February 25, 2011

streetfood.. an introduction

I haven't really written anything about Korean food, and since I have the vocabulary of a small child when it comes to food. I'm going to rely on pictures to tell the story. I'll just input what I can.

Hodeok (left & right) a Korean pancake filled with brown sugar and cinnamon. These are then fried, and are amazing. Sometimes green tea is added to the batter and creates a green pancake. They are my favourite street desert.

While I don't know the Korean name for this item (pictured right). It is similar to a type of corndog. The hotdogs on the lower left are rolled in the colourful batter and then fried.

(below left) This is the machine that makes a very popular Korean streetfood. It creates a cake filled with red bean paste and half a walnut. The two sides (red bean and walnut) are then pressed together and the cake is cooked. They are served hot, right from the machine, and are super cheap.

Callie (right) is eating some overcooked, waterlogged corn on the cob, and despite the fact that corn remains intact through digestion. This vegetarian delight is one of her favourite foods. 

Dokbokki (right) is a Korean favourite, and is probably the most common street food in the country. It is made from spicy red pepper paste mixed with rice cake and fish cake. Because it is so popular every vendor seems to have their own variation of the dish, some vendors add dumplings, others green onion. While these endeavors to differentiate may sound good, most of the flavours are washed out because of the intense heat from the red pepper paste. Don't eat this food with chapped lips, the burn will make you want to die. 

When I think of Streetfood my mind always wanders to hotdogs, or streetmeat as my father and I called them. While Korea doesn't have Schneider's hot dog carts. It does have it's own version of Streetmeat. Theirs comes in many variaties and flavours. The stickmeat (pictured right) is pretty common. They are basically mystery meat covered in sticky sauces and poppy seads. Some of them are good, and most are lacking in any nutritional value. The sausages (below) are really good, and a tasty latenight snack, the ones on a stick baffle me. I've never tried them, and they appear to be filled with ricecake. I've never tried them, although i'm curious.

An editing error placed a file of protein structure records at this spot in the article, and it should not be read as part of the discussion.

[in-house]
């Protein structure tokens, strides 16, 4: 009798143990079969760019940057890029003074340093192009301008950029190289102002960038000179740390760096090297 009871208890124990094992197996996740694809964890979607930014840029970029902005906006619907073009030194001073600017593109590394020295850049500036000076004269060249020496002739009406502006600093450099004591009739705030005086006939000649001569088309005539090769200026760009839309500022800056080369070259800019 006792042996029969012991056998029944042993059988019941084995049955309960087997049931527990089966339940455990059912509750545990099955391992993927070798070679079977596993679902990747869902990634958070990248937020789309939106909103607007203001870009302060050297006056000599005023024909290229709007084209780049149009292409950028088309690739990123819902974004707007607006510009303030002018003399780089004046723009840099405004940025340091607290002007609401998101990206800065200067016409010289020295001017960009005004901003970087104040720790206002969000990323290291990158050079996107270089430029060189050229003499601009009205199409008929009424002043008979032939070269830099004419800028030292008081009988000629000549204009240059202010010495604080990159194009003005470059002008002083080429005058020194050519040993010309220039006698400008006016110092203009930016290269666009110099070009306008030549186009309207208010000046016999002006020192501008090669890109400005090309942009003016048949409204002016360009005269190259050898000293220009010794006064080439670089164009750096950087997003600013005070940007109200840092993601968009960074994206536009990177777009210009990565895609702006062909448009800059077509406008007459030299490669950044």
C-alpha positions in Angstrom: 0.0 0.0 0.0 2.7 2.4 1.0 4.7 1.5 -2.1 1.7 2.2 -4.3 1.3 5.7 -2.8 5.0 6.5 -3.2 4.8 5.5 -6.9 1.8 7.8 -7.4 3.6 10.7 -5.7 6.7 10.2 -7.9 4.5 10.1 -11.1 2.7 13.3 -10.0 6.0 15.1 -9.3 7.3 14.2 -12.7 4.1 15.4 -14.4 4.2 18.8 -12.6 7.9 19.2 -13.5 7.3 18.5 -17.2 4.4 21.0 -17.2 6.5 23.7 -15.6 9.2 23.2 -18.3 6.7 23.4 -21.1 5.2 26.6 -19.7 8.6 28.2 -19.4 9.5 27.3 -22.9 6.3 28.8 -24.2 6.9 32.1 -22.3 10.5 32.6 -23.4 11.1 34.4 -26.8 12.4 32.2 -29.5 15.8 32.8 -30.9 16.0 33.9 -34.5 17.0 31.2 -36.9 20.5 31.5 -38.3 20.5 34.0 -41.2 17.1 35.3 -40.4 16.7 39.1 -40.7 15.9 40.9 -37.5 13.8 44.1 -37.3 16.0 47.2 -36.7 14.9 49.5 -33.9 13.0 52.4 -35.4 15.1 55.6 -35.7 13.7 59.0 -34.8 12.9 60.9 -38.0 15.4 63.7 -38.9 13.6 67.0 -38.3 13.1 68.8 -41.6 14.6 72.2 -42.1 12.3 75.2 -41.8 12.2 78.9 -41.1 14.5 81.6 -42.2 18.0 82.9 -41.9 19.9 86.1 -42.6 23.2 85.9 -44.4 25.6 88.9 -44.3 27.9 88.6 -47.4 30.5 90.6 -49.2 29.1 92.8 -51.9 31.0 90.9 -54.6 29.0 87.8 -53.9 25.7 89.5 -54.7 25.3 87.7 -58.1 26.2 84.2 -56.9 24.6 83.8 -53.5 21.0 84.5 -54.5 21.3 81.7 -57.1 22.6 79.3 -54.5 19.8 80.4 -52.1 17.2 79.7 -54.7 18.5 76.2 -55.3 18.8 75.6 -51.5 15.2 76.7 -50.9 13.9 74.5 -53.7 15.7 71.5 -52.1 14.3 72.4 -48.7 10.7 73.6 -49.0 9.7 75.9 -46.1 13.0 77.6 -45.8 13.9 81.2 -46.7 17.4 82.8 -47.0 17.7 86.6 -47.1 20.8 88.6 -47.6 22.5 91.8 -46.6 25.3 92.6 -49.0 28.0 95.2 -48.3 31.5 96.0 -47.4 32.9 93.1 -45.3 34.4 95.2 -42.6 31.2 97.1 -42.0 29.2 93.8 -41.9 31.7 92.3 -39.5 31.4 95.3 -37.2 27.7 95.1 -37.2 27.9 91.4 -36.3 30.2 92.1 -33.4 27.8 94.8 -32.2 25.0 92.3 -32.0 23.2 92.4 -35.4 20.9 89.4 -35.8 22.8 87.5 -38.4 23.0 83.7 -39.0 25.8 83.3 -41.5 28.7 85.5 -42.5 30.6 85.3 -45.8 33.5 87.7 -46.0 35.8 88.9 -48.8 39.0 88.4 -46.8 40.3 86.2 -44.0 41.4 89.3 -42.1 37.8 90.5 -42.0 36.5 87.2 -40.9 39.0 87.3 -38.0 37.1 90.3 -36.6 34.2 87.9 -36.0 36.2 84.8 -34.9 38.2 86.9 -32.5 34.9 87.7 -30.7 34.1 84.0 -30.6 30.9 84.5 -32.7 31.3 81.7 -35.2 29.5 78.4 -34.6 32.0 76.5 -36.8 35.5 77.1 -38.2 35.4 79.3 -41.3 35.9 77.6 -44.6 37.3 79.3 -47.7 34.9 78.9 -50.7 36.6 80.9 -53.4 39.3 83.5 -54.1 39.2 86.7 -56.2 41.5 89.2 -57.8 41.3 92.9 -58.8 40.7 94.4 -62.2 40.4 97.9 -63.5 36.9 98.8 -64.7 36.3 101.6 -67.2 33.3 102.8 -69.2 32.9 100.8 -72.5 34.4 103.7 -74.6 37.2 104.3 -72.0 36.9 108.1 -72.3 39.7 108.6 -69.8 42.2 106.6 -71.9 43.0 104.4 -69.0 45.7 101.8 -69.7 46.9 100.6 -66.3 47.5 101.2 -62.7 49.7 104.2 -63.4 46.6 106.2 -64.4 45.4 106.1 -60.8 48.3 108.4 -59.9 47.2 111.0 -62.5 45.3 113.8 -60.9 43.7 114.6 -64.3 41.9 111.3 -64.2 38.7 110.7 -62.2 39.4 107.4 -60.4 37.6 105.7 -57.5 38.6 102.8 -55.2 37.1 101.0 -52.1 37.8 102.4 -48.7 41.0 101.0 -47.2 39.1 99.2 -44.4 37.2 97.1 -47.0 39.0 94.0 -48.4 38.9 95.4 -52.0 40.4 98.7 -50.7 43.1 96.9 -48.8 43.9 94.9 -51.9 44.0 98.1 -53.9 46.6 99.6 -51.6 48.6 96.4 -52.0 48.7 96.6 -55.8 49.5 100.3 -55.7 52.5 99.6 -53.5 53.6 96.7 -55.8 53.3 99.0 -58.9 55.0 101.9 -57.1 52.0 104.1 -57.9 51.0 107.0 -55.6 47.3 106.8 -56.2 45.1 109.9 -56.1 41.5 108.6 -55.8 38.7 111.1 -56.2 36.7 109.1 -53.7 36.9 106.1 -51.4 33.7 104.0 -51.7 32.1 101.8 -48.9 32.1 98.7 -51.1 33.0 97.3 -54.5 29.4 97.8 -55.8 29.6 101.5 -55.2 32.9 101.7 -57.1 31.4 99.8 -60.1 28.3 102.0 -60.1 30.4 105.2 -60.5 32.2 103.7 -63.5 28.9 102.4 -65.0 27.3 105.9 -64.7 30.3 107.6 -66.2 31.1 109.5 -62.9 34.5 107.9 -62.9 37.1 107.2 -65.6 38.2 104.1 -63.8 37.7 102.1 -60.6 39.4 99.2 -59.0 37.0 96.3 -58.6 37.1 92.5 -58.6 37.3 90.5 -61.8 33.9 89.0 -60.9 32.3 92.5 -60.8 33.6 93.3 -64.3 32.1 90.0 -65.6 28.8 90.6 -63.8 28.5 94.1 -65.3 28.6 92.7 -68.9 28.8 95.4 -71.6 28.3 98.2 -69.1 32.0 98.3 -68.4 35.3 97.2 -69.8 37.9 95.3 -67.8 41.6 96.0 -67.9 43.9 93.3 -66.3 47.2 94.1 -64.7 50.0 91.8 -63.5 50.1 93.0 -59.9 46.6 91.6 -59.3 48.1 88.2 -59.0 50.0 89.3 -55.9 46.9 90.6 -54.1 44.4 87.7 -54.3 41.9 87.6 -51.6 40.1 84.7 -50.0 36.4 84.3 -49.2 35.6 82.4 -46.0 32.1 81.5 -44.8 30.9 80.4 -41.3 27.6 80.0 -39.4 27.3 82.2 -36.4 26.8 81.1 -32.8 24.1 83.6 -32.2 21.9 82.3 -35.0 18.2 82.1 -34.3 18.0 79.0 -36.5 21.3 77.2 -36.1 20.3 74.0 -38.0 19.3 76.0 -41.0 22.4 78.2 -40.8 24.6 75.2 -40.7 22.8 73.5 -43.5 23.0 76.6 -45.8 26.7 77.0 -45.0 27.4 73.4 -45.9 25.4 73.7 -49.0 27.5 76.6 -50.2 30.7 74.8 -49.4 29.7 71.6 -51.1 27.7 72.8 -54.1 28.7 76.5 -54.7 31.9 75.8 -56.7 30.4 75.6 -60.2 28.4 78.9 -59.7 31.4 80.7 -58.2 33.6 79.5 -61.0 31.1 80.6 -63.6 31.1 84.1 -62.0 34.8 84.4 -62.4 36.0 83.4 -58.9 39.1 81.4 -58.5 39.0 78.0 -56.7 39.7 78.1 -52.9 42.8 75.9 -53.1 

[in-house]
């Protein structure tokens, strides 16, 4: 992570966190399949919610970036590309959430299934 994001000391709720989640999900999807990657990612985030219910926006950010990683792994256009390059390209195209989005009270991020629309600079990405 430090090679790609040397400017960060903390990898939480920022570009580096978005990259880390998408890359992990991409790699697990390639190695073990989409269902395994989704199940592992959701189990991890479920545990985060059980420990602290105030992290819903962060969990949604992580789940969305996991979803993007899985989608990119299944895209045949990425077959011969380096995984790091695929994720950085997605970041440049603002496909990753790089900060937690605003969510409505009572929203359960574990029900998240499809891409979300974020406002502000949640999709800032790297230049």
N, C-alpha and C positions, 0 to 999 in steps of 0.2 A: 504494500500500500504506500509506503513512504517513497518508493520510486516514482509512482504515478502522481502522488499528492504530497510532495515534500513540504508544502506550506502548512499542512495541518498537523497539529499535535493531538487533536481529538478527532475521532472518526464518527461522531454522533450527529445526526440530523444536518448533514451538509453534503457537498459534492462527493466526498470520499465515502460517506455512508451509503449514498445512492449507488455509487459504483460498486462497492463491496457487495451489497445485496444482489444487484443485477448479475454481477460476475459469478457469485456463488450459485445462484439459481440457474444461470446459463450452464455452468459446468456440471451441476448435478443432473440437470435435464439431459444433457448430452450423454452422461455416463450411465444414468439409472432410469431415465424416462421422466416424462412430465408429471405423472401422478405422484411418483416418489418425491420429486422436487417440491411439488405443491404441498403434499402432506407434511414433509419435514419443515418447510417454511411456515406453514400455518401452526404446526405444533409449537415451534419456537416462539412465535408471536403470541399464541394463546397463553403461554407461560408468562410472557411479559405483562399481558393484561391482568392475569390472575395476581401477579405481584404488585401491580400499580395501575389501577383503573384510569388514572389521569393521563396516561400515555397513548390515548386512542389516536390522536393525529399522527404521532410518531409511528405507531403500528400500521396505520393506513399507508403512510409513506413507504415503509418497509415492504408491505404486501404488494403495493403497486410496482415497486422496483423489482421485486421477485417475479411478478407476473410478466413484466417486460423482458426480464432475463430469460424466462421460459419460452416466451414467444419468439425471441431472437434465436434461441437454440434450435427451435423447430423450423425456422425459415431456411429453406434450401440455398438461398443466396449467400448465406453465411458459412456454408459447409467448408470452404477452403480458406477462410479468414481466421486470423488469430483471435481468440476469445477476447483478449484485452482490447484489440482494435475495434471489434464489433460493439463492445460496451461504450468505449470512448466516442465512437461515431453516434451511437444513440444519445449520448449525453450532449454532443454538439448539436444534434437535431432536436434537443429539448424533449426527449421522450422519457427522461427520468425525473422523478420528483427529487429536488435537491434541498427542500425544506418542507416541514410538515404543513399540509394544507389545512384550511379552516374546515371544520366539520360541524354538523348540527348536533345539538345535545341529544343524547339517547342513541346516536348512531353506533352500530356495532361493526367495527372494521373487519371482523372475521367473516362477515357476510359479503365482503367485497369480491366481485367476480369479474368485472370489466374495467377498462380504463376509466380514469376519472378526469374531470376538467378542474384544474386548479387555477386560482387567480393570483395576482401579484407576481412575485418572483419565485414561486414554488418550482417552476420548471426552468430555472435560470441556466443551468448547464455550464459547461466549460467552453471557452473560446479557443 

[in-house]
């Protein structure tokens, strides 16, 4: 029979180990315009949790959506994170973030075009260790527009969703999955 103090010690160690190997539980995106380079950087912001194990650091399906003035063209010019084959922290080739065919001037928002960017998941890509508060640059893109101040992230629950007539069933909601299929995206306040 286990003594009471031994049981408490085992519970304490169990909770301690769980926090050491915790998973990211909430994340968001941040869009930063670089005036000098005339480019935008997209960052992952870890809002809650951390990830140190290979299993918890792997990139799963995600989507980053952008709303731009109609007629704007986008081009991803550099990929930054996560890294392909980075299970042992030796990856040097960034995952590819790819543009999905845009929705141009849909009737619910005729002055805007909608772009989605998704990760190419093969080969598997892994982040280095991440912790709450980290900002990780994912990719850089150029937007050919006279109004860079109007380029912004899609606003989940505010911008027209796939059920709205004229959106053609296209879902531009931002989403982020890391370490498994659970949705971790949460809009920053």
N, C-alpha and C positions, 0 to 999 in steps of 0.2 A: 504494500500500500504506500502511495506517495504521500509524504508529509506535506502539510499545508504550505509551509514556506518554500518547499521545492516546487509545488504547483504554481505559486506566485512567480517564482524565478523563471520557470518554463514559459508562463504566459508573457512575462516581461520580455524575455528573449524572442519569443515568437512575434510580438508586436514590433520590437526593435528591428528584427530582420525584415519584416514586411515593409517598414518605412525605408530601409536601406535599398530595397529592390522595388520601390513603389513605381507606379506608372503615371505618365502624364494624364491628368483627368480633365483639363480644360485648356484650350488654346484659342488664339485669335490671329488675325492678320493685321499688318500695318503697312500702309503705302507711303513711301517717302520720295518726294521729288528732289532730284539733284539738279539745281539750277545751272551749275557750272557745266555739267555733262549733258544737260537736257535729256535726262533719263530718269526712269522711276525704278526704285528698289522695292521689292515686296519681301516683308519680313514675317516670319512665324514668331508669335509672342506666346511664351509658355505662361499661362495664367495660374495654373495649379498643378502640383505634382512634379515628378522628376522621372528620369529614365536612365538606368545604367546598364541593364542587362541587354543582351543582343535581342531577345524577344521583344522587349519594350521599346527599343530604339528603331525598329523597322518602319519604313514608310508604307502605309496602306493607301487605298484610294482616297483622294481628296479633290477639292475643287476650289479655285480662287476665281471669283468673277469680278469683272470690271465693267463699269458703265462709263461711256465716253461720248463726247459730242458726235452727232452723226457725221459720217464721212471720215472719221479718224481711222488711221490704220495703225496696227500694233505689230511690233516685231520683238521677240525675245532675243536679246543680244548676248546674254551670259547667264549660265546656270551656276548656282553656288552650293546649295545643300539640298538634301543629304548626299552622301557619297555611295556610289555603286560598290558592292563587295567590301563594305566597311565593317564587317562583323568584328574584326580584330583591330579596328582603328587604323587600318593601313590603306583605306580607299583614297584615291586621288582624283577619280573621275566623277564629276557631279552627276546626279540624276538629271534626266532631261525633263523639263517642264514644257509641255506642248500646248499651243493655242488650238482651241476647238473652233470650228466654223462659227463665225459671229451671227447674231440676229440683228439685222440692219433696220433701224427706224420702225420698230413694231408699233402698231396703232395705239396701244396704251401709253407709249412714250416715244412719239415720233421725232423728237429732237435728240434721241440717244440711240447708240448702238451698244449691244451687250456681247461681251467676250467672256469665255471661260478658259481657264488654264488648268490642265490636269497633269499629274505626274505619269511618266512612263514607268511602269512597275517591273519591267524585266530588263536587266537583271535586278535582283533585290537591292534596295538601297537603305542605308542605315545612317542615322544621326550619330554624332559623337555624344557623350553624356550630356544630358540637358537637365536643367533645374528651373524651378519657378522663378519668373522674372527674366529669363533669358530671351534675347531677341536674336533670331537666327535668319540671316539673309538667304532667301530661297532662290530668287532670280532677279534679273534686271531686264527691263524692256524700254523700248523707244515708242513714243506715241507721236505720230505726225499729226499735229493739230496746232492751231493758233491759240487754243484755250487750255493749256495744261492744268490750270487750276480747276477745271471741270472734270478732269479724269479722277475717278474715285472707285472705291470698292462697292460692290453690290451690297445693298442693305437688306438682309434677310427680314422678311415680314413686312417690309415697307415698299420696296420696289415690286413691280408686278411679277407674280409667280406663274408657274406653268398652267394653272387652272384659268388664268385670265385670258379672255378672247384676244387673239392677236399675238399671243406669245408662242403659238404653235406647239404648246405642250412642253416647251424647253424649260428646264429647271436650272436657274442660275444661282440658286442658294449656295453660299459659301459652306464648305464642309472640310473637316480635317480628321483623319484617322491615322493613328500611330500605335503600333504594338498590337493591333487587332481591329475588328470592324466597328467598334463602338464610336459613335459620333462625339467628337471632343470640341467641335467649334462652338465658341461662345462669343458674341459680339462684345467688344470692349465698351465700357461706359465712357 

Last weekend I found a stretch of kebab carts (above)(not turkish kebabs, western kebabs). They all looked and smelled amazing. The premise: You buy a standard kebab and then pick a sauce from her stand which she modestly covers the offering in. 

The sticks protruding from the broth (Left) have fish cake on them. The fish cake is cooked in a broth, which is free to drink, and doesn't really have a fishy taste. These are popular and commonly served as a side to dukbokki.

February 21, 2011

EC in 서울

I bought my ticket for Eric Clapton a couple of months ago, it happened to be the same day as the North Korean shelling of yongpyung island. (I wrote about a possible correlation). Well last night was the night I'd been waiting over a year for, my first concert in Asia.

Excited and eager I ventured to the Olympic Sports Complex, I arrived into a ghost town. Nobody was there, with panic starting to set in I scoured the grounds searching for the gymnastics gymnasium where Clapton was to play. It took around 40 minutes before I found that he was playing at a different Olympic site. Once I arrived at the right park, it took another twenty or so minutes to get to the venue because the cabby dropped me off at the opposite end of the park.

The show was scheduled to start at 7pm, and started promptly on time. Clapton was on the stage before we set foot in the building. While he gingerly played the first song (Key to the Highway) we rushed to find our seats.

The show was great, Clapton showed little signs of aging as he flew through several solos. Clapton himself however showed a lot of signs of his age, he looked old and tired as he doled out the aforementioned solos. (I took some video with my new camera and you can check out an excerpt of Cocaine). My favourite song, and Corwin's, was his extended version of 'Badge', in my mind it was his best solo, and is one my overall favourite songs of his (well Cream's). (check out the show's setlist)

The Olympic Gymnastics Gymnasium was a great venue, and our cheap seats gave us an excellent vantage point (photos above). The early start, and lack of an opening band, resulted an early exit. The concert was over around nine leaving plenty of time for a late dinner.

Considering the exercise I received before the show, Corwin and I went for pizza after it. I researched a place called UNO weeks ago while I was searching for Chicago Deep Dish Pizza (my personal favourite). This chain apparently created the dish, and has several locations in Seoul. A connection between my culinary choice, and concert didn't fall into place after we heard Clapton on the restaurant's airwaves. The evening seemed to come full circle and a great night was capped off, until they started playing NE YO.

February 18, 2011

8760 hours pt ii

A Challege

Before arriving in Korea I figured the strongest part of my resume was my travel experience. I was eager to promote to any school that ‘culture shock’ was not going to be a problem for me, and I can proudly say that up to this point, I was right. The thing is that I spend most of my time in an English bubble. On the average day I perhaps spend 30 minutes in situations where I have to deal with Koreans. The rest of my time I spend around fellow weiguks, and students with whom I chastise for uttering even the slightest Korean.